The originality of Netflix’s recent horror offerings is questionable, which is to say that these movies often stand on the shoulders of their genre predecessors. The Fear Street series nods so often at Scream, Friday the 13th, and The Witch that it fell short in developing an identity of its own. No One Gets Out Alive noticeably overlaps with His House in terms of reimagining a haunted house as a source of socially fraught terror and tension. And the streaming service’s latest, There’s Someone Inside Your House, is similarly indebted to films like Black Christmas, Haze, and I Know What You Did Last Summer, which it explicitly references. There is one creepy conceit in There’s Someone Inside Your House, but that one genuinely spooky detail can’t counter the overall familiarity. There’s Someone Inside Your House is intermittently effective, but ultimately unremarkable, and it feels like a product of its time in disappointing ways.
In adapting Stephanie Perkins’ 2017 novel, director Patrick Brice and screenwriter Henry Gayden rely too often on simplistic dynamics that make for flat world-building. There’s little depth here to either the location or the characters. The small town consists of a school, a police station, a church, and cornfields — obviously, viewers are meant to understand that it’s meant to be oppressive. The outcast protagonists are ethnically, biologically, and sexually diverse — it’s clear viewers are intended to empathize with their otherness. The bullies are all mini neo-Nazis, with dialogue that lambasts “fake news,” advocates an alliance with white power, and regurgitates toxic masculinity. The intended point: Their parents probably all voted for Donald Trump.
These components all feel perfunctory, like Brice and Gayden checking boxes off a list of what they think Gen-Z teenagers will respond to. That superficiality means that There’s Someone Inside Your House has to offer something unique in the slasher department to set itself apart, and results are uneven there, too. In an unnerving touch, the killer wears a 3D-printed copy of their latest victim’s face. That costuming choice underscores the killer’s ideology that each of the victims deserves death for their hypocrisy. But those slasher sequences lack the propulsive energy and over-the-top grotesquerie needed to jolt There’s Someone Inside Your House to life. There are bursts of blood from sliced-open tendons, torsos, and throats, but the artificiality of that candy-red gore extends to the whole contrived movie.
There’s Someone Inside Your House set in rural Osborne, an insular community shocked by the film’s opening-scene murder of football player Jackson Pace (Markian Tarasiuk). The photos strewn around Jackson’s dead body and texted to everyone in town reveal an ugly secret: He once beat up teammate Caleb Greeley (Burkely Duffield) in a hazing ritual gone too far. Some people point fingers at Caleb for Jackson’s death, while others, like those Jackson harassed and abused for years, feel a sense of grim satisfaction.
Hovering on the outside of those reactions is new-to-town Makani Young (Sydney Park), who left her parents in Hawaii to live with her grandmother in Osborne. She didn’t know Jackson very well, but she sees how his death fails to faze her friends: outspoken Alex (Asjha Cooper), sensitive Rodrigo (Diego Josef), space-obsessed Darby (Jesse LaTourette), and irresponsible Zach (Dale Whibley). They don’t really care that Jackson is dead (“Fuck these reactive people!” Darby says of her former bully), but they’re curious who could have done it. And they’re quick to point fingers at classmate Ollie Larsson (Théodore Pellerin), who they describe as an “all-in-black school-shooter style icon,” and casually label a sociopath.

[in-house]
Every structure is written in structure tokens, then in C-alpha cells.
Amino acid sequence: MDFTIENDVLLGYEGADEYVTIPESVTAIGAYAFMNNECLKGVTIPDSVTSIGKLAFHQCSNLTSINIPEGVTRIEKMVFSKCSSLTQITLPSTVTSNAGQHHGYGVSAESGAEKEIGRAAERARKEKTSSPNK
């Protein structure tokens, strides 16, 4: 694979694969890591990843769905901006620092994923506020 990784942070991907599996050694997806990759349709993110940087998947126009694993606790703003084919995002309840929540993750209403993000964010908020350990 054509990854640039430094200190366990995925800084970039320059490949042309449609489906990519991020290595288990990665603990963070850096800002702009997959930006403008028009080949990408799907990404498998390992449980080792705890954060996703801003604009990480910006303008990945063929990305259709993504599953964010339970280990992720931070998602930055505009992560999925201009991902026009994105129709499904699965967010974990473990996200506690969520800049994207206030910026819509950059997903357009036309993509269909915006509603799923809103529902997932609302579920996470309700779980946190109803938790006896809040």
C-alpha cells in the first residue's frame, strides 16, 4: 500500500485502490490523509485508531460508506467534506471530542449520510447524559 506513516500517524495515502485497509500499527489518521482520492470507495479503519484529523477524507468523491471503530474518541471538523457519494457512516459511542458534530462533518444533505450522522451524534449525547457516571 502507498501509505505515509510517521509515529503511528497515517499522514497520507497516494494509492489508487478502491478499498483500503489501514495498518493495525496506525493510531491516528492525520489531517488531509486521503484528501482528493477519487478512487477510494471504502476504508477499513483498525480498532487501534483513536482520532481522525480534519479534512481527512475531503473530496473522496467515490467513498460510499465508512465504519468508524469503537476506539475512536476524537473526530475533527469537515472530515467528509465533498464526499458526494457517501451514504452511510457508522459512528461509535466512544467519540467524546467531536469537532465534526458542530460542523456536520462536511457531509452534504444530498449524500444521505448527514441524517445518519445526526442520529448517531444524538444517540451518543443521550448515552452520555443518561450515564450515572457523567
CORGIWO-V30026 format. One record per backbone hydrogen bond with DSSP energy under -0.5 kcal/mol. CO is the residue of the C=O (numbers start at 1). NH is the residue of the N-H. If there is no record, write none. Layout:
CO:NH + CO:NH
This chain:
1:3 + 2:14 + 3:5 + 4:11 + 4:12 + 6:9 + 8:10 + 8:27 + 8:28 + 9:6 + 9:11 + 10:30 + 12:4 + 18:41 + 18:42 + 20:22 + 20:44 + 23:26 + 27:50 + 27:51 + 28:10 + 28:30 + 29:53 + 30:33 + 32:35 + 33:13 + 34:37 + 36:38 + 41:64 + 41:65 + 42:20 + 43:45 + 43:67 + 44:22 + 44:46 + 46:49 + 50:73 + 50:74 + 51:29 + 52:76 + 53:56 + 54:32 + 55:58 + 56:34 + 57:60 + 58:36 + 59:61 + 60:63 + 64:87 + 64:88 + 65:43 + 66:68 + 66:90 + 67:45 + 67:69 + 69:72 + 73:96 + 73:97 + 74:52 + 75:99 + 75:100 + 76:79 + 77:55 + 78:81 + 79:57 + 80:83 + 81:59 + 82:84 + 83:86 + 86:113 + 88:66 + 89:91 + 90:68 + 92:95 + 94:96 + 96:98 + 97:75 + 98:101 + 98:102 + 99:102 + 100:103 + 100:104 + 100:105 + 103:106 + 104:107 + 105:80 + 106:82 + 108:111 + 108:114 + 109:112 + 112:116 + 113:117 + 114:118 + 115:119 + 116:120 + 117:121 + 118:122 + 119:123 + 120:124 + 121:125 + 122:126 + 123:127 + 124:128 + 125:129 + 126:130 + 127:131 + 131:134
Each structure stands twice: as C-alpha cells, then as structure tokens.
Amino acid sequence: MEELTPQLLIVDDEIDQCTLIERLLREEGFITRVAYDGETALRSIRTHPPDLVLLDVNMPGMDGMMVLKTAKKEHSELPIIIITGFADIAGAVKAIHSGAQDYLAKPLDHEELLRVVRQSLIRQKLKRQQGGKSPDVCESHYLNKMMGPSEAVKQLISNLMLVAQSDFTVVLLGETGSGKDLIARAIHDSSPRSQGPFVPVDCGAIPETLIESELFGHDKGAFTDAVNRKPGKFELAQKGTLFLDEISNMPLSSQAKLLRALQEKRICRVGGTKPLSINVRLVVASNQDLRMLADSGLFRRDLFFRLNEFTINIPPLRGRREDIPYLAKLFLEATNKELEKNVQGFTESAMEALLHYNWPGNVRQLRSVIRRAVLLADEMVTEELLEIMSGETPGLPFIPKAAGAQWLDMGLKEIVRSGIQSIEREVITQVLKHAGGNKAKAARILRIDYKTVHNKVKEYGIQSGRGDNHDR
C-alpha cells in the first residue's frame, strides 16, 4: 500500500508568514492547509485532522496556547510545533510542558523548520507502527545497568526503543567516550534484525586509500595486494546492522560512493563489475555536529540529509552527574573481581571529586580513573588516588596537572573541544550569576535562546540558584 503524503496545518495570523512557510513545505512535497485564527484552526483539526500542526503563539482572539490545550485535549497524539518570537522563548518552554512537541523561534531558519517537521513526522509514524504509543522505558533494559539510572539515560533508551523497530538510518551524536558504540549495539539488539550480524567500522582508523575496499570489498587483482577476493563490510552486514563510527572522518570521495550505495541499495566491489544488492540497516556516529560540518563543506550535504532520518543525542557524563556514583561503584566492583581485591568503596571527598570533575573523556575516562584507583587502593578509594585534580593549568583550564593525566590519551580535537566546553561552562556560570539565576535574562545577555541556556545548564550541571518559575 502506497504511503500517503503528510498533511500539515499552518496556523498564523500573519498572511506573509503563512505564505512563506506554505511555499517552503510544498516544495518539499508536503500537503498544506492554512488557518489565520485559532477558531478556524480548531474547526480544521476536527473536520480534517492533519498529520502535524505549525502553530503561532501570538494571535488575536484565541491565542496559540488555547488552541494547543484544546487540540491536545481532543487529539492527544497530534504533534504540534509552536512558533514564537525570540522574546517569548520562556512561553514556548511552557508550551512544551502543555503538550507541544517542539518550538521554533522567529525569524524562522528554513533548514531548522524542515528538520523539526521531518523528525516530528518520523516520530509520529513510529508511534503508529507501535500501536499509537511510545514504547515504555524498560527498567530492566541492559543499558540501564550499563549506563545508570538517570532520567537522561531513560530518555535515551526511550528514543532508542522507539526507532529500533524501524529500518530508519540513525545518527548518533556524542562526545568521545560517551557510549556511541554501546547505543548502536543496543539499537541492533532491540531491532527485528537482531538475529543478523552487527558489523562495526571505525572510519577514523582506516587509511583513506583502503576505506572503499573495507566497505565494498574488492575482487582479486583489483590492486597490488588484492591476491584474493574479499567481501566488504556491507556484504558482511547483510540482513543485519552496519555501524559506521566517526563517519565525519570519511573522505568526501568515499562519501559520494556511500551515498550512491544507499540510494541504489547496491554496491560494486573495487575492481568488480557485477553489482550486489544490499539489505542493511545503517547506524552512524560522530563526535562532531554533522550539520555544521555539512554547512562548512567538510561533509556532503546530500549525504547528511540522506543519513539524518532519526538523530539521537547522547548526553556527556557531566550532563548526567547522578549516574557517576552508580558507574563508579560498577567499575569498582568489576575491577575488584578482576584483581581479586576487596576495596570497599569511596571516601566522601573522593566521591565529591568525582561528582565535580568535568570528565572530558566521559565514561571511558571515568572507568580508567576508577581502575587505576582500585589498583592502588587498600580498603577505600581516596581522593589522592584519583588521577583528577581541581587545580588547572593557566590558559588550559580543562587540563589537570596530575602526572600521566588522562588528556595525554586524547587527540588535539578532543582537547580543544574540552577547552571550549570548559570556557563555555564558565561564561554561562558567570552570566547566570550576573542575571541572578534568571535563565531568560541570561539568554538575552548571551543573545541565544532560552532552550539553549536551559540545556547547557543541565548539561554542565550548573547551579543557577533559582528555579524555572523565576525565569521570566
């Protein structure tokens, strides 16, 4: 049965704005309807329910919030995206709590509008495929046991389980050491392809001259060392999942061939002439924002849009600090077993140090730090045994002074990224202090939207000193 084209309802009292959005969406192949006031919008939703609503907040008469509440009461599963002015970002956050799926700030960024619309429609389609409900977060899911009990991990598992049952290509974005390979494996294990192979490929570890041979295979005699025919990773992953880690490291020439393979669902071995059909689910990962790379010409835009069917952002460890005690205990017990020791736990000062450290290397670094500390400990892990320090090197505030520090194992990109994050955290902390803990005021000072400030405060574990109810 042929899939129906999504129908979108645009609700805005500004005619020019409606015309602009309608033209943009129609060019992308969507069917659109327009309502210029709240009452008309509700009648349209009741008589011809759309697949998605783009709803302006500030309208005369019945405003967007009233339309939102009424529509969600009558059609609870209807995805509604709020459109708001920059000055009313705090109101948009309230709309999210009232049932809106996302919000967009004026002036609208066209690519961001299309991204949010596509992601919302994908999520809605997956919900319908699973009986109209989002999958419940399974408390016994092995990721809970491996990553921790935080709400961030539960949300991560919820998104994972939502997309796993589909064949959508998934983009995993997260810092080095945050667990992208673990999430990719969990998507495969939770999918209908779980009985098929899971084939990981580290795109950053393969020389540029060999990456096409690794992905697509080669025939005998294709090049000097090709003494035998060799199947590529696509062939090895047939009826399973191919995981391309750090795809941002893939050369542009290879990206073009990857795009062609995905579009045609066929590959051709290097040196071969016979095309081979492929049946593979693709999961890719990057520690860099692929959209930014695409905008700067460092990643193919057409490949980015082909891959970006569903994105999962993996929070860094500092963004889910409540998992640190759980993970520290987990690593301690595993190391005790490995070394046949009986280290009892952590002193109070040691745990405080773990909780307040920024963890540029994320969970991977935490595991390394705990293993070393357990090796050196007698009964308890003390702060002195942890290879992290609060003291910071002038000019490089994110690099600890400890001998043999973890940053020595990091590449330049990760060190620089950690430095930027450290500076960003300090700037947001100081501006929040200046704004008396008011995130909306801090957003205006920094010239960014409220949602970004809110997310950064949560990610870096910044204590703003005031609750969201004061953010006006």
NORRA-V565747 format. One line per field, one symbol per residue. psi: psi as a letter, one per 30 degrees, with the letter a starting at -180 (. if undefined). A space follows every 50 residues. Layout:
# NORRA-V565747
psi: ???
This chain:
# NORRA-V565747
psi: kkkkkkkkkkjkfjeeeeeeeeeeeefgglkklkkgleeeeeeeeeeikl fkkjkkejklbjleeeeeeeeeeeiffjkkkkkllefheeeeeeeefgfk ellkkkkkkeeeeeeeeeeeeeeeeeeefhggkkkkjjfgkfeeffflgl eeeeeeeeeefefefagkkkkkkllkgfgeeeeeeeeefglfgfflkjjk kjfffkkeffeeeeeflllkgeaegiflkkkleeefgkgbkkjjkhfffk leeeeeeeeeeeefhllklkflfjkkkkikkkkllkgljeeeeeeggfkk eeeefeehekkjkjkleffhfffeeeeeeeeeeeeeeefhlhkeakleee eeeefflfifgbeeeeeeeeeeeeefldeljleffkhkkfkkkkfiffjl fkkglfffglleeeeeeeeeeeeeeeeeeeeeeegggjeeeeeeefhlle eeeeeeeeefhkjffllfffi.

No one seems to catch the longing eyes Makani and Ollie are making at each other, because Makani’s friends are too busy doing what teenagers in all horror movies do. They hook up, they party, they miss the killer in their midst, and then they start dying. So it goes in There’s Someone Inside Your House, same as it ever was.
On the good side of things are Park and Pellerin, who give the film’s most naturalistic performances as Makani and Ollie. A secret make-out session in a parked car has more thrills than any of the film’s murder sequences because of Park and Pellerin’s oppositional chemistry, which brings to mind the doomed J.D. and Veronica from Heathers. Less successful is William Arnold’s production design, in particular the prevalence of secret-revealing photographs at each murder scene. The film moves so quickly through these hundreds of printed-out images of bloody faces and burned hands that they lack impact. (At least the killer is getting good use out of their printer!)
But the staging of these scenes exhibits more care than the film’s attempted critique of white privilege, which results in an altercation so soaked in Serious Statements that it forgets horror can have a little bit of fun. Plus, there are not one, but two, hazing-gone-wrong subplots here, which raises the question: Why not just add a third and call it a trend?
“I have watched a lot of true crime,” sniffs student council president Katie Koons (Sarah Dugdale) when the murders start happening, and that statement applies to There’s Someone Inside Your House on a grander scale. This is a film crafted by people who are aware of the genre’s tropes, but unaware of how to put a unique spin on them. The result is that the film never fully transcends the level of “put on in the background while decorating for Halloween” movie. When will the next great slasher film arrive? When will someone dare to be as inventive or as gruesome as this genre requires? There’s Someone Inside Your House will keep people waiting.
There’s Someone Inside Your House is streaming on Netflix starting Oct. 6, 2021.